Scientists find how to effectively treat vision loss in older people

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In a new study, researchers have discovered an unexpected link between the two main forms of blinding eye disease, the leading cause of vision loss in people 60 and older.

The finding helped them successfully treat age-related macular degeneration (AMD) in mice.

The research was conducted by a team at the University of Virginia.

The new discovery links the “dry” and “wet” forms of macular degeneration in a surprising way.

The team has focused primarily on the more common, and currently untreatable, dry form.

But after making a discovery about dry AMD, they went on to determine that the finding held true for wet AMD as well.

They found that the absence of a particular enzyme could drive both forms of AMD. The enzyme, called Dicer, is lost with age, and that loss leads to an overgrowth of blood vessels in the retina and other damage.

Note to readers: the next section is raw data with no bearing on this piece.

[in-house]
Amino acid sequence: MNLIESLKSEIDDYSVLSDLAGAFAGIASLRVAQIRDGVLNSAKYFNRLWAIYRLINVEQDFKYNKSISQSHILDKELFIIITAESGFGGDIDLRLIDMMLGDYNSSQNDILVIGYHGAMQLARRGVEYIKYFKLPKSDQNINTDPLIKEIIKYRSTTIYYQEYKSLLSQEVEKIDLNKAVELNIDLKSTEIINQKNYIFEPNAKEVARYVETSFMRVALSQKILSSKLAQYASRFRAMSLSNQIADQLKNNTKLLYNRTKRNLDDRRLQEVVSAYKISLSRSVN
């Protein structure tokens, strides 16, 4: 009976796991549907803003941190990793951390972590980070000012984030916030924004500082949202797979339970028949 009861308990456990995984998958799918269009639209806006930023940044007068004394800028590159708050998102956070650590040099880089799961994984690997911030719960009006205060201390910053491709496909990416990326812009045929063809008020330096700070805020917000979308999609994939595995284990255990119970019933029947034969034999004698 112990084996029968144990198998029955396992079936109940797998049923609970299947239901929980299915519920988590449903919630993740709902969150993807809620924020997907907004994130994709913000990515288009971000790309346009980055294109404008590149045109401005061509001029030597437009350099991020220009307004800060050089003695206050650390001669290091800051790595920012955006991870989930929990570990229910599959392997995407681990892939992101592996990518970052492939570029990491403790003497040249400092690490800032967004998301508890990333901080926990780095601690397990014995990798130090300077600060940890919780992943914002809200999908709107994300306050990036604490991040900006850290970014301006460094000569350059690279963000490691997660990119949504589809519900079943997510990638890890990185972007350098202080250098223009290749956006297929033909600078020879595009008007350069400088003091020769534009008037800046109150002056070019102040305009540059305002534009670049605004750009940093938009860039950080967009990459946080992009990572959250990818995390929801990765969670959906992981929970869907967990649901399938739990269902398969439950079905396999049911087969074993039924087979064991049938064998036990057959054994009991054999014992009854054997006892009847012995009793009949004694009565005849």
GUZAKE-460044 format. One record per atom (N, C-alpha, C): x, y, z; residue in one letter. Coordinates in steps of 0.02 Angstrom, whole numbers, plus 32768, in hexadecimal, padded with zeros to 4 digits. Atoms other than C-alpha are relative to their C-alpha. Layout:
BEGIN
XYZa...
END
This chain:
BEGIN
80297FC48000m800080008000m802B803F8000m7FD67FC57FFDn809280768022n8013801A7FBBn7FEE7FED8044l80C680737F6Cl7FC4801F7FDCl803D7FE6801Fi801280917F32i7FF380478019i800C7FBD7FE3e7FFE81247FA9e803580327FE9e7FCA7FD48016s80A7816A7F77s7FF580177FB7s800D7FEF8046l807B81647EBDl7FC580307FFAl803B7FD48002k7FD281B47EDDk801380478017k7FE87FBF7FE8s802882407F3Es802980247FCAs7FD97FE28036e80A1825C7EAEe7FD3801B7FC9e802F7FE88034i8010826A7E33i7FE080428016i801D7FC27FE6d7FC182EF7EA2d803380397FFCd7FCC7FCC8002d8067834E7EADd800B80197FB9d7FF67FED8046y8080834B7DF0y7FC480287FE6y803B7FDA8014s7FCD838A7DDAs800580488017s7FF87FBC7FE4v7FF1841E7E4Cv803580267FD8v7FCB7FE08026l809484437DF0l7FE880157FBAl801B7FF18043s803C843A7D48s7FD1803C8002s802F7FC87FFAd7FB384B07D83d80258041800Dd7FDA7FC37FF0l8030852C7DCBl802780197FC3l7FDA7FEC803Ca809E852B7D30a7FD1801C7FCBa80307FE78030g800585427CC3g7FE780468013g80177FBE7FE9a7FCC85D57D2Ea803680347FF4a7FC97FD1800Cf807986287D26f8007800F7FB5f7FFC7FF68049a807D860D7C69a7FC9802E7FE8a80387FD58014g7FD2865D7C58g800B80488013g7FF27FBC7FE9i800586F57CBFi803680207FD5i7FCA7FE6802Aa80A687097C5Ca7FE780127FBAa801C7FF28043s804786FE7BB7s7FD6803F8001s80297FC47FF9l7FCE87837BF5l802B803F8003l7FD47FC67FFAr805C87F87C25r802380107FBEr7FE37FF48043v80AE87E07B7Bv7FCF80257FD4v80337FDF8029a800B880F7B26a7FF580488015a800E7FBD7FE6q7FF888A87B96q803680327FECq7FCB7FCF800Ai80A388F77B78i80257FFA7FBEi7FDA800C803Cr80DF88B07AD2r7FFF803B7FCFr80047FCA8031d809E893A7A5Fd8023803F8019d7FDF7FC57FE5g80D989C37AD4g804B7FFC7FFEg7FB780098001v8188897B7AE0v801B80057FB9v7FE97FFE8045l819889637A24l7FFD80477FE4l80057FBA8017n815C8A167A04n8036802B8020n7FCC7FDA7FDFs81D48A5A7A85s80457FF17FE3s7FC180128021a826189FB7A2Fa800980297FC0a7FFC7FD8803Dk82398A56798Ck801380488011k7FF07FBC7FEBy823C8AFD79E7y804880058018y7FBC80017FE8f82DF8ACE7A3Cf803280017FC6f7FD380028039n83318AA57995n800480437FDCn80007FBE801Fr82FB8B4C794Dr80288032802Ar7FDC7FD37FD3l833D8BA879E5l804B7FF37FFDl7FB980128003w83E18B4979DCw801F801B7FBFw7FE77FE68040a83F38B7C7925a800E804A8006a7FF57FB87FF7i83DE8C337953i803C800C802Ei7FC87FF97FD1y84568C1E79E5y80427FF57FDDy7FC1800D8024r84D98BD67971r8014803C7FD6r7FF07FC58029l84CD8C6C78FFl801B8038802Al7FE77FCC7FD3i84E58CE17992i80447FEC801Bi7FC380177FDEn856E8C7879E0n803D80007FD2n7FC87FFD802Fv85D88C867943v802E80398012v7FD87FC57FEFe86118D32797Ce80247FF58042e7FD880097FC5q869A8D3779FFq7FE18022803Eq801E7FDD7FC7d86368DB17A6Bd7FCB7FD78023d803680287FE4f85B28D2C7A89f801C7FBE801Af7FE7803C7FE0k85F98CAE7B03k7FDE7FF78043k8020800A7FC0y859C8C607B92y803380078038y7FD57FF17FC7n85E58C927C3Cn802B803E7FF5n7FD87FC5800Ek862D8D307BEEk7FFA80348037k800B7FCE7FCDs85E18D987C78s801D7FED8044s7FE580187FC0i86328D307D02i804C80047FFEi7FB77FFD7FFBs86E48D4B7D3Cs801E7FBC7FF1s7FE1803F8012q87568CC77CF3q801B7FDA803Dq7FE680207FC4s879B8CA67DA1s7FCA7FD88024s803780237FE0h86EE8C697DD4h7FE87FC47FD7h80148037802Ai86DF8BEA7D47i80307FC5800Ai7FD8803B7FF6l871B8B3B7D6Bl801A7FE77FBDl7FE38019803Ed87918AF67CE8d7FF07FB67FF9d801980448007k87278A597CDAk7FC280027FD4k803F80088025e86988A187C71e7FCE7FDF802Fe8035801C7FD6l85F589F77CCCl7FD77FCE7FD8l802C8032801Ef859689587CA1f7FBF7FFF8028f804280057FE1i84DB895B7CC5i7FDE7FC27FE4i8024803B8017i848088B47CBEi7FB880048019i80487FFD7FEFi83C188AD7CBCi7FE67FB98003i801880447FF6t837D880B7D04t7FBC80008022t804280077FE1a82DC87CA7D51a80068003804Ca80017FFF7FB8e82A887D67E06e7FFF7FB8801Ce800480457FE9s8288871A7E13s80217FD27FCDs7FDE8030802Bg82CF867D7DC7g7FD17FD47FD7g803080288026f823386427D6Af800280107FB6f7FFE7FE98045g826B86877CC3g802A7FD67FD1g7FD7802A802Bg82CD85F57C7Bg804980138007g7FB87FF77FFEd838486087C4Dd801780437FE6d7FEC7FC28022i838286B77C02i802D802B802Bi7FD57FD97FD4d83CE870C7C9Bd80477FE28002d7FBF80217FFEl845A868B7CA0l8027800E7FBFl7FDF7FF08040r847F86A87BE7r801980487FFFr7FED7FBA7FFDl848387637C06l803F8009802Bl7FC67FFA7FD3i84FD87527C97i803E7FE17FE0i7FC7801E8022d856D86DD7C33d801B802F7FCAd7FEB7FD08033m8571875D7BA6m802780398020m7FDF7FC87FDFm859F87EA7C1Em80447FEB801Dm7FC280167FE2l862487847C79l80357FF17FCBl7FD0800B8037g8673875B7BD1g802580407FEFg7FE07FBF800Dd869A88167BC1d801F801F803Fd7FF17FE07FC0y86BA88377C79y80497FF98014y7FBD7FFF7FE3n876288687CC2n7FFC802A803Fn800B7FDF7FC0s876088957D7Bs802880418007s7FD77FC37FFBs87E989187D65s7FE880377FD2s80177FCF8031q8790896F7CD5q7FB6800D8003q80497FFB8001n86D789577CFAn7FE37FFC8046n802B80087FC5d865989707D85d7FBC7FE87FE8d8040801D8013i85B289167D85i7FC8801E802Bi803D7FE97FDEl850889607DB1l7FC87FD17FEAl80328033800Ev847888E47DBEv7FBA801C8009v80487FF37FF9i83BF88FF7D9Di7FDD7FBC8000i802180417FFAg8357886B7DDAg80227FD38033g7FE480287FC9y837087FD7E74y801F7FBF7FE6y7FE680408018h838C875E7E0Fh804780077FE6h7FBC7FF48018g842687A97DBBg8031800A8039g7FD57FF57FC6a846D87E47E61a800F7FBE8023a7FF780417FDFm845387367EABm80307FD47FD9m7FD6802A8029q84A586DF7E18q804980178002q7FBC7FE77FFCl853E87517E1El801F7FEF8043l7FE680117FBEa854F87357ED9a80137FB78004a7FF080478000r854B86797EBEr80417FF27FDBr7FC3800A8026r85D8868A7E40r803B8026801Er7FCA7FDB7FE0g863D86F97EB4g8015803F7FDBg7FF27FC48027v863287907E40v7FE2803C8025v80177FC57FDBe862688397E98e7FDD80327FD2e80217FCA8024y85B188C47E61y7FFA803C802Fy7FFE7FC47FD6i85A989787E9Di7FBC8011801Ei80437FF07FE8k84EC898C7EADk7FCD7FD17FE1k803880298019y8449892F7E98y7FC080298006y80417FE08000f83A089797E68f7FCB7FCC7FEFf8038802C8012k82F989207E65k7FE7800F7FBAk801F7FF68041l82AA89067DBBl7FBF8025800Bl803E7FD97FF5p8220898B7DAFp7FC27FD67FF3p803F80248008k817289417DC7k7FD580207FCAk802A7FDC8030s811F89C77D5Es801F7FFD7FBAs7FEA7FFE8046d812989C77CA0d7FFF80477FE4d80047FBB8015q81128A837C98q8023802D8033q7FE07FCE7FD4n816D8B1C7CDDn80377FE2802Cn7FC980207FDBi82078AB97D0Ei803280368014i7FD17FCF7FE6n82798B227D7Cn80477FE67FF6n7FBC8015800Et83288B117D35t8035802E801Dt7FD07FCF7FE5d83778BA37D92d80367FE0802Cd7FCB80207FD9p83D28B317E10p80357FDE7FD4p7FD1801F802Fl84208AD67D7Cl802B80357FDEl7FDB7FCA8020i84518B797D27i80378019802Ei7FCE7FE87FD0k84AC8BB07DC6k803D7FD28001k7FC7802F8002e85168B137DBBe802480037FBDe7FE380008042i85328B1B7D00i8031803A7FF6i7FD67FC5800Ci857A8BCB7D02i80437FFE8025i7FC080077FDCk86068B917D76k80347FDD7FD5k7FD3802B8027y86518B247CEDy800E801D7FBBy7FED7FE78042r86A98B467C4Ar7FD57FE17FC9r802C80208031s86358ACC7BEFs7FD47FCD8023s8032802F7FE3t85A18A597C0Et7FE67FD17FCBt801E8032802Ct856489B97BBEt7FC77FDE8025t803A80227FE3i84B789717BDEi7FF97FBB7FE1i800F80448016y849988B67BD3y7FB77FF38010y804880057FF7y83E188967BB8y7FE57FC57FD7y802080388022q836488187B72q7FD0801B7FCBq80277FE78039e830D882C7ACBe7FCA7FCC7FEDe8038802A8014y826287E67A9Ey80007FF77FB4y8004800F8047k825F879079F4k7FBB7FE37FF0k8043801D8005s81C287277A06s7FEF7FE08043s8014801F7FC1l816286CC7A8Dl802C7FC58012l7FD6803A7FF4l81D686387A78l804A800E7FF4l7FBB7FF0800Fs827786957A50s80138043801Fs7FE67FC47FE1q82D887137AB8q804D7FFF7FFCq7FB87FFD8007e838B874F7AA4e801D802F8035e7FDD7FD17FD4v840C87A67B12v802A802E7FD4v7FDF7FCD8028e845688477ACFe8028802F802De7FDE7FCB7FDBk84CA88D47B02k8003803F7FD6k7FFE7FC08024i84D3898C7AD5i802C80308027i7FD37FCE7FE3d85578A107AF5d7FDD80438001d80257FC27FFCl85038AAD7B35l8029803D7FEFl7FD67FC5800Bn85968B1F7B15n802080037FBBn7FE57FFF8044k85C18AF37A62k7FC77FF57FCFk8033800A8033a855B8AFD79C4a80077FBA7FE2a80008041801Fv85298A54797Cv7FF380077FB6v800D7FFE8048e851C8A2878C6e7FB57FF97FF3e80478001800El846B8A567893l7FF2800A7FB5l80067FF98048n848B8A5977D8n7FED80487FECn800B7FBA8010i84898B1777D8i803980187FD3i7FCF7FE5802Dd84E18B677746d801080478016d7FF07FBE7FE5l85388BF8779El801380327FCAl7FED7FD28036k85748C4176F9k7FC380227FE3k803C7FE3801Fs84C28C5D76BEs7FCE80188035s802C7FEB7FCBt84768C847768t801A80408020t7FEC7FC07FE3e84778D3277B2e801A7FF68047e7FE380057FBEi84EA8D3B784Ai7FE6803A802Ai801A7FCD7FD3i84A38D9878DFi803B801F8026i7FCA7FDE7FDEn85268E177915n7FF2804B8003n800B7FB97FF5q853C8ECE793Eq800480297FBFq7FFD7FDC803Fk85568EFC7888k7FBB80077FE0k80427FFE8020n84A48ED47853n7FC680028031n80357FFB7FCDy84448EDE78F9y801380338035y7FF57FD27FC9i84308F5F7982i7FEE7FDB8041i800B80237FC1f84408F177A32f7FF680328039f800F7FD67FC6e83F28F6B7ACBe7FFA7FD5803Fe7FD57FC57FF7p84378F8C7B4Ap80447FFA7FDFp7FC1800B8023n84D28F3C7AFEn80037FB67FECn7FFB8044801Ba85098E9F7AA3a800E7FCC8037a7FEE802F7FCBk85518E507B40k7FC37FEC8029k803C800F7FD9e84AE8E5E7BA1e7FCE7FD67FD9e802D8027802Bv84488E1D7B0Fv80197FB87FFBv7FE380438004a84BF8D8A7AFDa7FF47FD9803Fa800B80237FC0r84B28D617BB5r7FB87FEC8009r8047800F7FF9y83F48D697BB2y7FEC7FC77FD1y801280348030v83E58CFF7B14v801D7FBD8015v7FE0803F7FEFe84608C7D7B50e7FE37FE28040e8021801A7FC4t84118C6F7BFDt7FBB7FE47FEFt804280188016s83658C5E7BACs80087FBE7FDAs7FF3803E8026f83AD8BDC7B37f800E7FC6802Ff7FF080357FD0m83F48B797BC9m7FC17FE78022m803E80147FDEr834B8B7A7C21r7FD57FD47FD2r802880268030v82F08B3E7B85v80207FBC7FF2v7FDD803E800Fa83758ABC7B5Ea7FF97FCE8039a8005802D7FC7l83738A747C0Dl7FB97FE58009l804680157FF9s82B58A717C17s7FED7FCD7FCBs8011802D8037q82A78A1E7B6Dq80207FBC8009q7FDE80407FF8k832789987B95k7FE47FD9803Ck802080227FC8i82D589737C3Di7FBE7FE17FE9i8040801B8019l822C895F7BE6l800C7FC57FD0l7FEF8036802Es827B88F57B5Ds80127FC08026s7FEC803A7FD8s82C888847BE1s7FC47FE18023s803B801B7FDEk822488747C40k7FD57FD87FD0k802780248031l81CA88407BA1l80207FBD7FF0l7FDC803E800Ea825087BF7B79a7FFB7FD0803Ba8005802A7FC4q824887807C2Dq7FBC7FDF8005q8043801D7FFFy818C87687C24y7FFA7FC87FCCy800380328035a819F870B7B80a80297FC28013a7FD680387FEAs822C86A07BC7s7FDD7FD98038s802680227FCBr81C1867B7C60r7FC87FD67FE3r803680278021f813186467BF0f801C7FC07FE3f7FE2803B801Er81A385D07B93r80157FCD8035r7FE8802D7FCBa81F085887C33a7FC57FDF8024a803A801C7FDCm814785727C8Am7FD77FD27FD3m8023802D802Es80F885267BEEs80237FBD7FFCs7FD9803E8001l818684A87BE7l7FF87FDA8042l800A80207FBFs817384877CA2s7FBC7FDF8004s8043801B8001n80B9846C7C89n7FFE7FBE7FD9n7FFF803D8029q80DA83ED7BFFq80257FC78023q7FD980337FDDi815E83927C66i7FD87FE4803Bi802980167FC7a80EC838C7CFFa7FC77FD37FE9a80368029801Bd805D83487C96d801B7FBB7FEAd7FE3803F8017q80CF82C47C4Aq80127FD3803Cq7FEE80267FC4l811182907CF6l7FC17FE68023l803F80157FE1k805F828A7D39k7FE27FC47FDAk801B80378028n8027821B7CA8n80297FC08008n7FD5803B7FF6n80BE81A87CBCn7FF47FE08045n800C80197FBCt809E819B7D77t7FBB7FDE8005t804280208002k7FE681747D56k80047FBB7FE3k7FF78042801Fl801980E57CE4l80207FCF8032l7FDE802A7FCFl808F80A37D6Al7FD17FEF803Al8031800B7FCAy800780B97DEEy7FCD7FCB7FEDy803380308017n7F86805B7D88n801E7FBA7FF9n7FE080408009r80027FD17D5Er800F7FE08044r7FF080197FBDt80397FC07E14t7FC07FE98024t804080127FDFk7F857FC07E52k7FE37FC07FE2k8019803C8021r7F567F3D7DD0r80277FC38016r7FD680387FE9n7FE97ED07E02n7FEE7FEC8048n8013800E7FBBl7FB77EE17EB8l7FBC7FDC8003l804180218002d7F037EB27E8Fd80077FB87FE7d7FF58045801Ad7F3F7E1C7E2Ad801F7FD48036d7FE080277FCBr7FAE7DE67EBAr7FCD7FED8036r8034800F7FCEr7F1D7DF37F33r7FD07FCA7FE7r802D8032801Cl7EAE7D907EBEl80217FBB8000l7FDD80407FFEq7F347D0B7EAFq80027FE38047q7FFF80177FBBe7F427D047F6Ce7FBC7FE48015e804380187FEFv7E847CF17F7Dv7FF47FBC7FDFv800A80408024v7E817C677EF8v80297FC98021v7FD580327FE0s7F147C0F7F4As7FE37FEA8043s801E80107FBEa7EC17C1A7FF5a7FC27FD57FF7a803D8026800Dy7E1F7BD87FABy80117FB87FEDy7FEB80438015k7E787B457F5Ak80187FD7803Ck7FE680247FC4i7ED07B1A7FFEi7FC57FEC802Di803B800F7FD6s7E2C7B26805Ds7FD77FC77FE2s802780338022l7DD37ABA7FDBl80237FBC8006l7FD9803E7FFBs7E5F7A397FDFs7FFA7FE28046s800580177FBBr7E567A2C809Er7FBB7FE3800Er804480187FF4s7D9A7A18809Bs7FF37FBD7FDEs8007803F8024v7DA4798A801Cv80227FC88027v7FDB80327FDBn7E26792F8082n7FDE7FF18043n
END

The team was able to restore the enzyme in mice by adapting a form of gene therapy already used to treat other eye diseases in people.

The work suggests that a similar approach could treat both forms of AMD, but much more testing will need to be done to determine a potential treatment’s safety and effectiveness.

If successful, though, it would be the first treatment for dry age-related macular degeneration and could significantly improve treatment for wet AMD.

Currently, patients with wet AMD have to undergo frequent injections into their eyes, which can be painful and comes with some risks.

They have to come to the eye doctor once a month or every other month. A lot of these people can’t drive. So it’s a huge burden.

The idea behind using gene therapy is that one treatment would last for a very long time. It’s a sustained therapy. So it can improve their vision and reduce the number of doctor’s visits they have to make.”

Developing a Dicer-based treatment will likely take several years if all goes well.

For now, though, the team’s discovery has shed important light on the poorly understood relationship between the two forms of AMD.

The lead author of the study is Researcher Brad Gelfand, Ph.D.

The study is published in PNAS.

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